Data are available from satellite observations since 1993. These show a rise of about 3.2mm per year with indications of a recent decline in the rate. Nobody seems to be able to explain why it is about twice the tide gauge rate.

Many “climate scientists” have adopted the dubious practice of substituting satellite for tide gauge readings post-1993 so they can claim that the rate of rise is increasing.

Predictions of sea level rise from the more realistic of the IPCC computer models range from about 150mm to 600mm by 2100.

In 2011, NASA’s predictions range from 200mm to 700mm. The Ministry for the Environment and NIWA seem to have used an Australian prediction that cobbled the satellite record on to the tide gauge record and predicts a sea level rise of something like 0.5m to 0.8m by 2100.

So the atolls are increasing in size, the water levels are reducing, and the models are still wrong.

The Royal Society of New Zealand leads the pack with a projected rise of 0.3m to 1m. This is more than anybody else and much more than the 0.125 m we would expect if sea level rise continued  at its present rate.

Based on what? They are predicting between 30cm and 1m in rises, when reality and past experience suggests less than 12cm…over 100 years. This is a fraud.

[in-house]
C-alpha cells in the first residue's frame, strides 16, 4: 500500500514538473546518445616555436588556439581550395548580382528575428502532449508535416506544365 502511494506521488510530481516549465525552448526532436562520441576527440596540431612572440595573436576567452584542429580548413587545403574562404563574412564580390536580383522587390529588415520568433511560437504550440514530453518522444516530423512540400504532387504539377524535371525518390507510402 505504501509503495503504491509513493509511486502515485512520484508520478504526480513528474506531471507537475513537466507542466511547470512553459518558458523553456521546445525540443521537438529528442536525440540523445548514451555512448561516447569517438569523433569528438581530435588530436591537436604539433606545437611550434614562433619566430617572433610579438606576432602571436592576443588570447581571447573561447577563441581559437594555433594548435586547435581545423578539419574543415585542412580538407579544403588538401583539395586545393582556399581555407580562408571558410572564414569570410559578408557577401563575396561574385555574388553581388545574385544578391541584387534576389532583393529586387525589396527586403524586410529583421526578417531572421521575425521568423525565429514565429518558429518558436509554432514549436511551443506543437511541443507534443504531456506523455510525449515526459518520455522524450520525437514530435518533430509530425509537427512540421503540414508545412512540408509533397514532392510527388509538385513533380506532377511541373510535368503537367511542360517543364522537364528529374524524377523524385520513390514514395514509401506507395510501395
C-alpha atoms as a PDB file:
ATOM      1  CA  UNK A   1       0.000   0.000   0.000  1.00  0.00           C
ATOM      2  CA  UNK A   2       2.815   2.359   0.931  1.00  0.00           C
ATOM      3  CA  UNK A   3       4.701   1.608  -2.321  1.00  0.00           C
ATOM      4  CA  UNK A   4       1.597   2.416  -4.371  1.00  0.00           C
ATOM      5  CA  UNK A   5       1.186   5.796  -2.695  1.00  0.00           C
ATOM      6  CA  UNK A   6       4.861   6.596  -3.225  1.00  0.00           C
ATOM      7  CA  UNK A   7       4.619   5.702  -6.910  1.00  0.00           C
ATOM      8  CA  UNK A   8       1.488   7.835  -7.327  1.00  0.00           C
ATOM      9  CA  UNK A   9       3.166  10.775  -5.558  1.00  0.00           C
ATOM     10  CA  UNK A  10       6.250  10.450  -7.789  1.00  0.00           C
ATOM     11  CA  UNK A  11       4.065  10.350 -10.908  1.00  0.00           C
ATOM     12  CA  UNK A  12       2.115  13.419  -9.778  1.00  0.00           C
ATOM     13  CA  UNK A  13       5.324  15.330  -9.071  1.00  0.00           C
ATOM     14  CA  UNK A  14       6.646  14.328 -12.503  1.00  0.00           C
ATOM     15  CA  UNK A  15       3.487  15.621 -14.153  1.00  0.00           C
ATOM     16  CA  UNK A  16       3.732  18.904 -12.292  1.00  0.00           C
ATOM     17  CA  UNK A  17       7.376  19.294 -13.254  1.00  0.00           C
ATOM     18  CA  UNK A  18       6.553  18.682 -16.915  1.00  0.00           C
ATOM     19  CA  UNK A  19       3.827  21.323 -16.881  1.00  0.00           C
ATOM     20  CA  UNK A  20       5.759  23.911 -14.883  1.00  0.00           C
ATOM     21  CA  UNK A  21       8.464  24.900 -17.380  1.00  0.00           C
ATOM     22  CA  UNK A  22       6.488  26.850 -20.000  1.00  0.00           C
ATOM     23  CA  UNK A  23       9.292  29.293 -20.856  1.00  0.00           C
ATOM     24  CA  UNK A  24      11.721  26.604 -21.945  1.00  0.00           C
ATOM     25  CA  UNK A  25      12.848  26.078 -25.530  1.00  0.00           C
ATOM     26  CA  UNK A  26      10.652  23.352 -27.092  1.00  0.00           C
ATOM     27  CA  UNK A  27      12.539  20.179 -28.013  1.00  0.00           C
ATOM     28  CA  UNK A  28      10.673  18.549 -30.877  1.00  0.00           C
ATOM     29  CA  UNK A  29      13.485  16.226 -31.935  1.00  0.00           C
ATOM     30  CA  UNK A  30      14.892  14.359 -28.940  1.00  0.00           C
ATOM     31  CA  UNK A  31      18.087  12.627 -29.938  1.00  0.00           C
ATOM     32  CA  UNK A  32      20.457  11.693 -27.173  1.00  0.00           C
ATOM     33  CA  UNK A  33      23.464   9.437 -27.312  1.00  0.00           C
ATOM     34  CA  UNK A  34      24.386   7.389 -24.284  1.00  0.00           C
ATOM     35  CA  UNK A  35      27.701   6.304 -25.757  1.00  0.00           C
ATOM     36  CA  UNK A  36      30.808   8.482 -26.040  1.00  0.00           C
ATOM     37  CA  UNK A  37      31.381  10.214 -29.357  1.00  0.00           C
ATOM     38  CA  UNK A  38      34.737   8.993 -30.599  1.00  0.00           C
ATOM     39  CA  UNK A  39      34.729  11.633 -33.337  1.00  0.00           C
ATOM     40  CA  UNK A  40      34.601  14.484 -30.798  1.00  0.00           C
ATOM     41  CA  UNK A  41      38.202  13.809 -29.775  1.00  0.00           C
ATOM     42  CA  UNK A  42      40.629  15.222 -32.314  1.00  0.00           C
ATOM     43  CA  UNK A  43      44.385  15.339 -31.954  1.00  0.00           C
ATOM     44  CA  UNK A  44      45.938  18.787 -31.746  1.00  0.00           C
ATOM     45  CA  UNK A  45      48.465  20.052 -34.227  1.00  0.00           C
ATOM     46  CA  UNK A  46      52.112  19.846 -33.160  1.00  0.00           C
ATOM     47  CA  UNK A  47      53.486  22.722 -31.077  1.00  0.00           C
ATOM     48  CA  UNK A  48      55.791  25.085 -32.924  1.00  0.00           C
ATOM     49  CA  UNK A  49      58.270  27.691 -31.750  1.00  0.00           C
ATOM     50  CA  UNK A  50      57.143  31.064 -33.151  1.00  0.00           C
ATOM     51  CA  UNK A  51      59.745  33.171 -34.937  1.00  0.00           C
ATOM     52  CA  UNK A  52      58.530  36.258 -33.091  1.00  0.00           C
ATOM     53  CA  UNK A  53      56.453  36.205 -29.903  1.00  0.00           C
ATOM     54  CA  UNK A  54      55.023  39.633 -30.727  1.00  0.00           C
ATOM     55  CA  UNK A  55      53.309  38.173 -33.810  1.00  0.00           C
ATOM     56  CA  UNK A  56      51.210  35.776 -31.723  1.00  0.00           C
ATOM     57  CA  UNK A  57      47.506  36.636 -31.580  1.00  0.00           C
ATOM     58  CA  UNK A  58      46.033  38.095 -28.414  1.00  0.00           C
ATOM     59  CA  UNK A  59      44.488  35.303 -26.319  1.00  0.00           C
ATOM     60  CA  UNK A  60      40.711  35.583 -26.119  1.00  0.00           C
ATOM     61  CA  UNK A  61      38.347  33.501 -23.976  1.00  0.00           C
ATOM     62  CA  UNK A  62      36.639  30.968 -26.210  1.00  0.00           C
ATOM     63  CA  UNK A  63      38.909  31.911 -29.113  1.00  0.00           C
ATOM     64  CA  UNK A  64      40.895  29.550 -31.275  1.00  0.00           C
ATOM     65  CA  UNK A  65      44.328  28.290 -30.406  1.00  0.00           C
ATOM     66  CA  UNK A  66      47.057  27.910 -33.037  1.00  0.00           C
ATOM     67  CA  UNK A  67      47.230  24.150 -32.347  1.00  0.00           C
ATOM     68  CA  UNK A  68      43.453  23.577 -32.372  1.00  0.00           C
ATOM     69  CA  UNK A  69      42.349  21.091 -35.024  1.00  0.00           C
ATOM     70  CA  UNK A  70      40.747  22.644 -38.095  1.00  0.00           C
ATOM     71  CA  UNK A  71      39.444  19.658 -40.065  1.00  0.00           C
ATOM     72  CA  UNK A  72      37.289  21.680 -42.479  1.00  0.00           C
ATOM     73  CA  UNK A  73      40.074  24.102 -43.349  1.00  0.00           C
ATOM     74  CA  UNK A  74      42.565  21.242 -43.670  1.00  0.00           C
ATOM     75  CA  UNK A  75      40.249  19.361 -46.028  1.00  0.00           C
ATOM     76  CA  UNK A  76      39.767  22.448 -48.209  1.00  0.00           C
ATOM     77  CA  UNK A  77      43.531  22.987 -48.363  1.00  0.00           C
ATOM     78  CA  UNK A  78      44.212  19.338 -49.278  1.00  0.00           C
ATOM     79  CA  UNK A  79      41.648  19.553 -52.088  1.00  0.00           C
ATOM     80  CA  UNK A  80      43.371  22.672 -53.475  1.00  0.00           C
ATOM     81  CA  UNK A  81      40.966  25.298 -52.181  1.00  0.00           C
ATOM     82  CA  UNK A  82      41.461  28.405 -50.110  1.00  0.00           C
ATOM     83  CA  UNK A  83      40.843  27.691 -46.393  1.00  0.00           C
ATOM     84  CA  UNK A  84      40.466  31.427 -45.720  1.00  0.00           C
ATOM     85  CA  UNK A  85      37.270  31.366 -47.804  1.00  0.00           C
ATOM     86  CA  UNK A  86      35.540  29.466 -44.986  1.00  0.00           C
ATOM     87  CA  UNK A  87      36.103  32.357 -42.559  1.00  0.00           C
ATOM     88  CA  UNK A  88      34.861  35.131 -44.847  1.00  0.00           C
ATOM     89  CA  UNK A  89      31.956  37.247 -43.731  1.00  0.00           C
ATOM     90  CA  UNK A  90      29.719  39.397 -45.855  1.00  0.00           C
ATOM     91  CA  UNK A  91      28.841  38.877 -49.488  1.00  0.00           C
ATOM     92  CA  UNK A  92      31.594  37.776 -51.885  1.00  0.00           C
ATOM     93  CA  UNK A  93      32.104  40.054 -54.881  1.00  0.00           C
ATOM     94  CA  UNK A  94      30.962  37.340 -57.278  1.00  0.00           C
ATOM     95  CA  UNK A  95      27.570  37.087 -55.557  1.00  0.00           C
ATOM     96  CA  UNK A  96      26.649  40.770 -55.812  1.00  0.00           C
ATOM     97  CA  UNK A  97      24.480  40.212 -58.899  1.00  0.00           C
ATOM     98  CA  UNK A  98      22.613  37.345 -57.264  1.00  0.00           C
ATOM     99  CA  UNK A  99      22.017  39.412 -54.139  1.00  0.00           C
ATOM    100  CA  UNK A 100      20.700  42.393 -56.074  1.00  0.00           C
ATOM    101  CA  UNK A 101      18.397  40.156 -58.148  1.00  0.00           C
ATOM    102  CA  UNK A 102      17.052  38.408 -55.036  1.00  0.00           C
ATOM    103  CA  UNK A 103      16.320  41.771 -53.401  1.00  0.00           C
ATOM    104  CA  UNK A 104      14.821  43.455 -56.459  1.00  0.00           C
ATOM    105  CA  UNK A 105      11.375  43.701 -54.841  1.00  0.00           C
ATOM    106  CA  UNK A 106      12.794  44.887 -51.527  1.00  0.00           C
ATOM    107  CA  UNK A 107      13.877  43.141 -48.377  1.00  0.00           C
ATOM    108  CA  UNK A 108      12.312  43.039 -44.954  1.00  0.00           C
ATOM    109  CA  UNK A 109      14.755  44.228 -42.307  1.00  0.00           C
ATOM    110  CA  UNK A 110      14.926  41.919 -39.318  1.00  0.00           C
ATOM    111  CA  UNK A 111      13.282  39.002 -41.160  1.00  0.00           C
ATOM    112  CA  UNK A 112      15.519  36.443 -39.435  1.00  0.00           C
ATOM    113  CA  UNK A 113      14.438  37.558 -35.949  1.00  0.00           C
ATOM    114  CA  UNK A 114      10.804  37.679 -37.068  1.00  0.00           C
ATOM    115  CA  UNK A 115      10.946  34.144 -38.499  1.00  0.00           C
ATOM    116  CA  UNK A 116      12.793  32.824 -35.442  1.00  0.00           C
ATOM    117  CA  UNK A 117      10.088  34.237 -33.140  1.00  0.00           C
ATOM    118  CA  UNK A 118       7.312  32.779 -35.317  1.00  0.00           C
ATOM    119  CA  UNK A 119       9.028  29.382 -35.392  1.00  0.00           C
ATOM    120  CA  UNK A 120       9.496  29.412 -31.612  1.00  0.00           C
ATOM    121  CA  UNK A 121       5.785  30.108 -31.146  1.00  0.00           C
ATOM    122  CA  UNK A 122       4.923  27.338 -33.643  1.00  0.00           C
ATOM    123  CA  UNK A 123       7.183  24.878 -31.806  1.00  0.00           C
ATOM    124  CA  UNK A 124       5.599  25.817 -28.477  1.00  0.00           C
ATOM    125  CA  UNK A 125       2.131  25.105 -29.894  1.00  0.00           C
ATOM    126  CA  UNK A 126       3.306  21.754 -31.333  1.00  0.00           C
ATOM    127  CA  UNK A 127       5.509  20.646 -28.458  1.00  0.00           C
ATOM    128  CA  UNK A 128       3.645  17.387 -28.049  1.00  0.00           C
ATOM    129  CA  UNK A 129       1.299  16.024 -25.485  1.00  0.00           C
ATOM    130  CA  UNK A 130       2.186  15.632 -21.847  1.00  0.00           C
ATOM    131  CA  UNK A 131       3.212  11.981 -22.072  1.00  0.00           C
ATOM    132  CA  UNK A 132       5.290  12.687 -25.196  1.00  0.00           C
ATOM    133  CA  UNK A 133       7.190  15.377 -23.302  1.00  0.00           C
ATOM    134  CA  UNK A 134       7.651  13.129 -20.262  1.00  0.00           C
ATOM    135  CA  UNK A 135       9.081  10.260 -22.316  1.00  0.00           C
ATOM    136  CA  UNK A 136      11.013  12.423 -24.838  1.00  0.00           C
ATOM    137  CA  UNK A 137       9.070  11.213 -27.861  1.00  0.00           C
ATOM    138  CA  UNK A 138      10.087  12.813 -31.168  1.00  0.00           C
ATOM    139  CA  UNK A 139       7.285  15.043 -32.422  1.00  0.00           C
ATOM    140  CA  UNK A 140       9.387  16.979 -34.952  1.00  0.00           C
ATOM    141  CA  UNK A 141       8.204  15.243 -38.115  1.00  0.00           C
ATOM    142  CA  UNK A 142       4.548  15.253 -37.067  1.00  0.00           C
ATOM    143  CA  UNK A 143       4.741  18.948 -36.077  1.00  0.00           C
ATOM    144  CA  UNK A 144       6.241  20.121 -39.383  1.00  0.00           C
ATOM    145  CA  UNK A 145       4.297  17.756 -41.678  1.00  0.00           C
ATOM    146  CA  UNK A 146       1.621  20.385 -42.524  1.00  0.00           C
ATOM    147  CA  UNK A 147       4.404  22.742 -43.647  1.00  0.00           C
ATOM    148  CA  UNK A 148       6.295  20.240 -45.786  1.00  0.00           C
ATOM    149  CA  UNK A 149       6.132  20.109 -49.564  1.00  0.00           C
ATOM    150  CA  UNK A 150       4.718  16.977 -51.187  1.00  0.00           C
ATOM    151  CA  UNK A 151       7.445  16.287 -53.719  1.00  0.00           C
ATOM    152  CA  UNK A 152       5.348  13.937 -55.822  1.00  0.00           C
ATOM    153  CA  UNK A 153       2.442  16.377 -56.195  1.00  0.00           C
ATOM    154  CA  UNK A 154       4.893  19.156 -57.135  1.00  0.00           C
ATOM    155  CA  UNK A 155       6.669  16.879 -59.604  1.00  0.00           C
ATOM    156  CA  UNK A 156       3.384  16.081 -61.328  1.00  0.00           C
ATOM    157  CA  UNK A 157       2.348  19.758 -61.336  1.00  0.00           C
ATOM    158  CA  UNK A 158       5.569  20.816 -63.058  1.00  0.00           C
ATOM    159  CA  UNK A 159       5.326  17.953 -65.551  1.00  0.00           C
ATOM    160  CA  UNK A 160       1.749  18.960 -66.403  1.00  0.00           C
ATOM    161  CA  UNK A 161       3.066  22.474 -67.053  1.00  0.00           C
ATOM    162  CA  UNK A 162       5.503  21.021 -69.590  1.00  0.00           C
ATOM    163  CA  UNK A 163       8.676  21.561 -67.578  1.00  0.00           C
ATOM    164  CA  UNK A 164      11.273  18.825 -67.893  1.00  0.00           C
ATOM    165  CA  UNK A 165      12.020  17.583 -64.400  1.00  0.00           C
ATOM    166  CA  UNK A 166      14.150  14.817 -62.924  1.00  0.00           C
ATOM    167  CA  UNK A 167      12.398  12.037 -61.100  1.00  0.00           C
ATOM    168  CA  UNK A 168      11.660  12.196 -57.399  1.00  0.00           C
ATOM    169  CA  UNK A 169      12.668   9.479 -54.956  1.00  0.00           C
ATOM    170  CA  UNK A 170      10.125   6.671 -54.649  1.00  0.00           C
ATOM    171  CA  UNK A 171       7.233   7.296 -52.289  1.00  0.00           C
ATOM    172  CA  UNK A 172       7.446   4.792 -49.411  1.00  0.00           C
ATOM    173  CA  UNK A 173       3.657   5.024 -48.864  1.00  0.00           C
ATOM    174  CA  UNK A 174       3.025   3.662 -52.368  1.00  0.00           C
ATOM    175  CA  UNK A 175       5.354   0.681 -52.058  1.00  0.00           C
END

So, there we have it. All the observational evidence indicates that the sea level is likely to rise 0.1 to 0.2 m by 2100. But the Royal Society, the government and other public bodies ignore this evidence and, instead, choose to believe the predictions of the computer models of climate and sea level that have never made an accurate prediction.

On the basis of this dubious evidence, they are devaluing coastal properties, preventing development in places where, in all probability, there would be negligible risk for hundreds of years and, on Auckland’s northwestern motorway at least, spending millions of dollars on extra raising of the existing road to a level far above the likely sea level rise within its lifetime.

So, blind belief in flawed computer models overrules the evidence. Taxpayers and coastal communities bear the cost.

Utter fraud. Yet the left-wing almost universally embraces this fraud.

 

What we need is an independent examination of the evidence by people with open minds and practical experience of the New Zealand coastline and sea level rise, rather than a group of academics relying on computer models.

We need to start prosecuting these people, is what we really need to do, to hold them to account for their fraudulent claims.

 

– NBR


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As much at home writing editorials as being the subject of them, Cam has won awards, including the Canon Media Award for his work on the Len Brown/Bevan Chuang story.  And when he’s not creating the news, he tends to be in it, with protagonists using the courts, media and social media to deliver financial as well as death threats.

They say that news is something that someone, somewhere, wants kept quiet.   Cam Slater doesn’t do quiet, and as a result he is a polarising, controversial but highly effective journalist that takes no prisoners.

He is fearless in his pursuit of a story.

Love him or loathe him.  But you can’t ignore him.